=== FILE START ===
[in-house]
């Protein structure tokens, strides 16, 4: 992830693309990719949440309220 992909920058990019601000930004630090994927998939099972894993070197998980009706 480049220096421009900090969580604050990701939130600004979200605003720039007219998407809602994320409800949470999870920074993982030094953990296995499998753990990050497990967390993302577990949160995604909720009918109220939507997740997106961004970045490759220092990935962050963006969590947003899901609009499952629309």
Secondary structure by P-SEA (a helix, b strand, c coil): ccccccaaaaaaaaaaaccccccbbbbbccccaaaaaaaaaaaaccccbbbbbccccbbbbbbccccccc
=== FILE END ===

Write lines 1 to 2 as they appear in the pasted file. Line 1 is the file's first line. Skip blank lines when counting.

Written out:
[in-house]
């Protein structure tokens, strides 16, 4: 992830693309990719949440309220 992909920058990019601000930004630090994927998939099972894993070197998980009706 480049220096421009900090969580604050990701939130600004979200605003720039007219998407809602994320409800949470999870920074993982030094953990296995499998753990990050497990967390993302577990949160995604909720009918109220939507997740997106961004970045490759220092990935962050963006969590947003899901609009499952629309």